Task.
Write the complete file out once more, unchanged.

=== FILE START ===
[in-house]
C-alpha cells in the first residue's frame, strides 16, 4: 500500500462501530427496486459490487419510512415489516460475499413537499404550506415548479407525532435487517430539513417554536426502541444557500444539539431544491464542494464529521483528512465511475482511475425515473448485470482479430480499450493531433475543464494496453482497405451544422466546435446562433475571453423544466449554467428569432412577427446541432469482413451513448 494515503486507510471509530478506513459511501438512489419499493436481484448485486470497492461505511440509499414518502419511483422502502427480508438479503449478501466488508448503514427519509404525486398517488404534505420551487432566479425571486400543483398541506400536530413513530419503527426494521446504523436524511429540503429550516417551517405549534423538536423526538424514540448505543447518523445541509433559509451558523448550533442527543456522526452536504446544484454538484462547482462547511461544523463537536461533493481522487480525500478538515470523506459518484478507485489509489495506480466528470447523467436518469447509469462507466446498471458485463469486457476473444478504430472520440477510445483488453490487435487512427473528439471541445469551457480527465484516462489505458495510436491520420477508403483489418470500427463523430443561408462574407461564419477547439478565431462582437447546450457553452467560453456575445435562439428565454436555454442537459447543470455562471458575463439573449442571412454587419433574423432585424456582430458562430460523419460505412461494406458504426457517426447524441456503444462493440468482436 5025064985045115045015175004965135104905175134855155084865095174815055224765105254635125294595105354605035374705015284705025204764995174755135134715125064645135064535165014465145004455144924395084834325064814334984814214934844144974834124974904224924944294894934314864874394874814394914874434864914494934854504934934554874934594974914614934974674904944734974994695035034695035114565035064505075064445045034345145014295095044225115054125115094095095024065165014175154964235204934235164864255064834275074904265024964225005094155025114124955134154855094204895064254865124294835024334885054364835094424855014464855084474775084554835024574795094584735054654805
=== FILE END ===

[in-house]
C-alpha cells in the first residue's frame, strides 16, 4: 500500500462501530427496486459490487419510512415489516460475499413537499404550506415548479407525532435487517430539513417554536426502541444557500444539539431544491464542494464529521483528512465511475482511475425515473448485470482479430480499450493531433475543464494496453482497405451544422466546435446562433475571453423544466449554467428569432412577427446541432469482413451513448 494515503486507510471509530478506513459511501438512489419499493436481484448485486470497492461505511440509499414518502419511483422502502427480508438479503449478501466488508448503514427519509404525486398517488404534505420551487432566479425571486400543483398541506400536530413513530419503527426494521446504523436524511429540503429550516417551517405549534423538536423526538424514540448505543447518523445541509433559509451558523448550533442527543456522526452536504446544484454538484462547482462547511461544523463537536461533493481522487480525500478538515470523506459518484478507485489509489495506480466528470447523467436518469447509469462507466446498471458485463469486457476473444478504430472520440477510445483488453490487435487512427473528439471541445469551457480527465484516462489505458495510436491520420477508403483489418470500427463523430443561408462574407461564419477547439478565431462582437447546450457553452467560453456575445435562439428565454436555454442537459447543470455562471458575463439573449442571412454587419433574423432585424456582430458562430460523419460505412461494406458504426457517426447524441456503444462493440468482436 5025064985045115045015175004965135104905175134855155084865095174815055224765105254635125294595105354605035374705015284705025204764995174755135134715125064645135064535165014465145004455144924395084834325064814334984814214934844144974834124974904224924944294894934314864874394874814394914874434864914494934854504934934554874934594974914614934974674904944734974994695035034695035114565035064505075064445045034345145014295095044225115054125115094095095024065165014175154964235204934235164864255064834275074904265024964225005094155025114124955134154855094204895064254865124294835024334885054364835094424855014464855084474775084554835024574795094584735054654805